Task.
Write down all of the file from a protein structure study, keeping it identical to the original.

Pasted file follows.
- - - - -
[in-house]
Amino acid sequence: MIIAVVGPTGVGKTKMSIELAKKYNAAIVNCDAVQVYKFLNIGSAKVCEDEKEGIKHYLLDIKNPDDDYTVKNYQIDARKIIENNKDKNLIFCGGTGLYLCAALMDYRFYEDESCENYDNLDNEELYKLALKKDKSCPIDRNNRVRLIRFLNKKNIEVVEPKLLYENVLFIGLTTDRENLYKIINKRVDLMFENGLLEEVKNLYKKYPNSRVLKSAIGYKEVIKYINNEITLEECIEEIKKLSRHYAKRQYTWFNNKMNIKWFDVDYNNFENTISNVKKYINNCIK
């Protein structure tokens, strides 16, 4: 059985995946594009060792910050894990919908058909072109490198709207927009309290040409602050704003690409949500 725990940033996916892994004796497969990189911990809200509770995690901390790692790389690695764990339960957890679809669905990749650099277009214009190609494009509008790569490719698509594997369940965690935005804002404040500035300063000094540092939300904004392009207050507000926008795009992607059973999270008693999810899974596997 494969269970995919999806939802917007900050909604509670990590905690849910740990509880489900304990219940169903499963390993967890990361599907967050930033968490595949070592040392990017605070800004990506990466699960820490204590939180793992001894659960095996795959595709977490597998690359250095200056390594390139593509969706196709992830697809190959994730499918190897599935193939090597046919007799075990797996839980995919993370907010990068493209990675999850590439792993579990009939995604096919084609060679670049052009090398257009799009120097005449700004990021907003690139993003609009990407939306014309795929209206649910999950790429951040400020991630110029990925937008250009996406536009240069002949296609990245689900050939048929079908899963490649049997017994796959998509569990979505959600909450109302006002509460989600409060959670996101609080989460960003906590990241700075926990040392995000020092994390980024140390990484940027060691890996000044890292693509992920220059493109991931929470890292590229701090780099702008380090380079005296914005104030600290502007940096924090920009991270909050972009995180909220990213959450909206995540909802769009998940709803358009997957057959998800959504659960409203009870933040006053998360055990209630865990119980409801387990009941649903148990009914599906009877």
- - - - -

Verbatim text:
[in-house]
Amino acid sequence: MIIAVVGPTGVGKTKMSIELAKKYNAAIVNCDAVQVYKFLNIGSAKVCEDEKEGIKHYLLDIKNPDDDYTVKNYQIDARKIIENNKDKNLIFCGGTGLYLCAALMDYRFYEDESCENYDNLDNEELYKLALKKDKSCPIDRNNRVRLIRFLNKKNIEVVEPKLLYENVLFIGLTTDRENLYKIINKRVDLMFENGLLEEVKNLYKKYPNSRVLKSAIGYKEVIKYINNEITLEECIEEIKKLSRHYAKRQYTWFNNKMNIKWFDVDYNNFENTISNVKKYINNCIK
């Protein structure tokens, strides 16, 4: 059985995946594009060792910050894990919908058909072109490198709207927009309290040409602050704003690409949500 725990940033996916892994004796497969990189911990809200509770995690901390790692790389690695764990339960957890679809669905990749650099277009214009190609494009509008790569490719698509594997369940965690935005804002404040500035300063000094540092939300904004392009207050507000926008795009992607059973999270008693999810899974596997 494969269970995919999806939802917007900050909604509670990590905690849910740990509880489900304990219940169903499963390993967890990361599907967050930033968490595949070592040392990017605070800004990506990466699960820490204590939180793992001894659960095996795959595709977490597998690359250095200056390594390139593509969706196709992830697809190959994730499918190897599935193939090597046919007799075990797996839980995919993370907010990068493209990675999850590439792993579990009939995604096919084609060679670049052009090398257009799009120097005449700004990021907003690139993003609009990407939306014309795929209206649910999950790429951040400020991630110029990925937008250009996406536009240069002949296609990245689900050939048929079908899963490649049997017994796959998509569990979505959600909450109302006002509460989600409060959670996101609080989460960003906590990241700075926990040392995000020092994390980024140390990484940027060691890996000044890292693509992920220059493109991931929470890292590229701090780099702008380090380079005296914005104030600290502007940096924090920009991270909050972009995180909220990213959450909206995540909802769009998940709803358009997957057959998800959504659960409203009870933040006053998360055990209630865990119980409801387990009941649903148990009914599906009877």